Leclère L., Lejeune P., Bolyn C., Latte N. [2022] Estimating Species-Specific Stem Size Distributions of Uneven-Aged Mixed Deciduous Forests Using ALS Data and Neural Networks. Remote Sens., 14, 1362. https://doi.org/10.3390/rs14061362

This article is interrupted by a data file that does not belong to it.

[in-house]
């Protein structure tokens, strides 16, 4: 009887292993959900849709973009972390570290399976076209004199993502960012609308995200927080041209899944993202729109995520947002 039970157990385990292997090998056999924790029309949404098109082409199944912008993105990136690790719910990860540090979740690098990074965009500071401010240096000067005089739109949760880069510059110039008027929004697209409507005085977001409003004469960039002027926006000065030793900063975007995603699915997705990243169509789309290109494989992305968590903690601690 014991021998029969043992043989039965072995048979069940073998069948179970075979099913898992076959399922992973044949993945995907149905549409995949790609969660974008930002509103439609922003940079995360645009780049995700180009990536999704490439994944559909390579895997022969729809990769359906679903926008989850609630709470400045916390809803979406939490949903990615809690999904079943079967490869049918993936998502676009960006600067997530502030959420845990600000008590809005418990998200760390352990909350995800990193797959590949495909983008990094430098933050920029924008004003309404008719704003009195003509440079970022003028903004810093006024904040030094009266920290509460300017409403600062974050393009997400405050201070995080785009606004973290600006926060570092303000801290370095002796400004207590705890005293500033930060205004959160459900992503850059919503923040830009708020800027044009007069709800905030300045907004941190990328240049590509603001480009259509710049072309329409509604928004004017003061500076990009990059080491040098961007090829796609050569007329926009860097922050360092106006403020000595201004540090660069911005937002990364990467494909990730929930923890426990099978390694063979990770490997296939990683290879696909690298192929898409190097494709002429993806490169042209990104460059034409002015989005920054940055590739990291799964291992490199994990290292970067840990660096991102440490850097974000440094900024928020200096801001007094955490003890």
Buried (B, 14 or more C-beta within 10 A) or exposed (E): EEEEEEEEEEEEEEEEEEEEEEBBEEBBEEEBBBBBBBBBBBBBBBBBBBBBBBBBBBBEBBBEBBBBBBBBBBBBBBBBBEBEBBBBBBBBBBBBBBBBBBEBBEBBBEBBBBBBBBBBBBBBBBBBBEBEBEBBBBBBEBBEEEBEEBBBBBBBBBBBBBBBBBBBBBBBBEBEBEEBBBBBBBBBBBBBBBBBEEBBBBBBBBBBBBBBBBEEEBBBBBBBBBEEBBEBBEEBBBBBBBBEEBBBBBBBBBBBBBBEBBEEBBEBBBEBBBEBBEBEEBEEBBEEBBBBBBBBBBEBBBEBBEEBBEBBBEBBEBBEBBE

Sustainable forest management requires accurate fine-scale description of wood resources. Stem size distribution (SSD) by species is used by foresters worldwide as a representative overview of forest structure and species composition suitable for informing management decisions at shorter and longer terms. In mixed uneven-aged deciduous forests, tree data required for SSD estimation are most often collected in the field through traditional forest management inventories (FMIs), but these are time-consuming and costly with respect to the sampled area. Combining FMIs with remote sensing methods such as airborne laser scanning (ALS), which has high potential for predicting forest structure and composition, and is becoming increasingly accessible and affordable, could provide cheaper and faster SSD data across large areas. In this study, we developed a method for estimating species-specific SSDs by combining FMIs and dual-wavelength ALS data using neural networks (NNs). The proposed method was tested and validated using 178 FMI plots within 22,000 ha of a mixed uneven-aged deciduous forest in Belgium. The forest canopy was segmented, and metrics were derived from the ALS point cloud. A NN with a custom architecture was set up to simultaneously predict the three components required to compute species-specific SSDs (species, circumference, and number of stems) at segment level. Species-specific SSDs were thereafter estimated at stand level by aggregating the estimates for the segments. A robustness test was set up using fully independent plots to thoroughly assess the method precision at stand-level on a larger area. The global Reynolds index for the species-specific SSDs was 21.2 for the training dataset and 54.0 for the independent dataset. The proposed method does not require allometric models, prior knowledge of the structure, or the predefinition of variables; it is versatile and thus potentially adaptable to other forest types having different structures and compositions.

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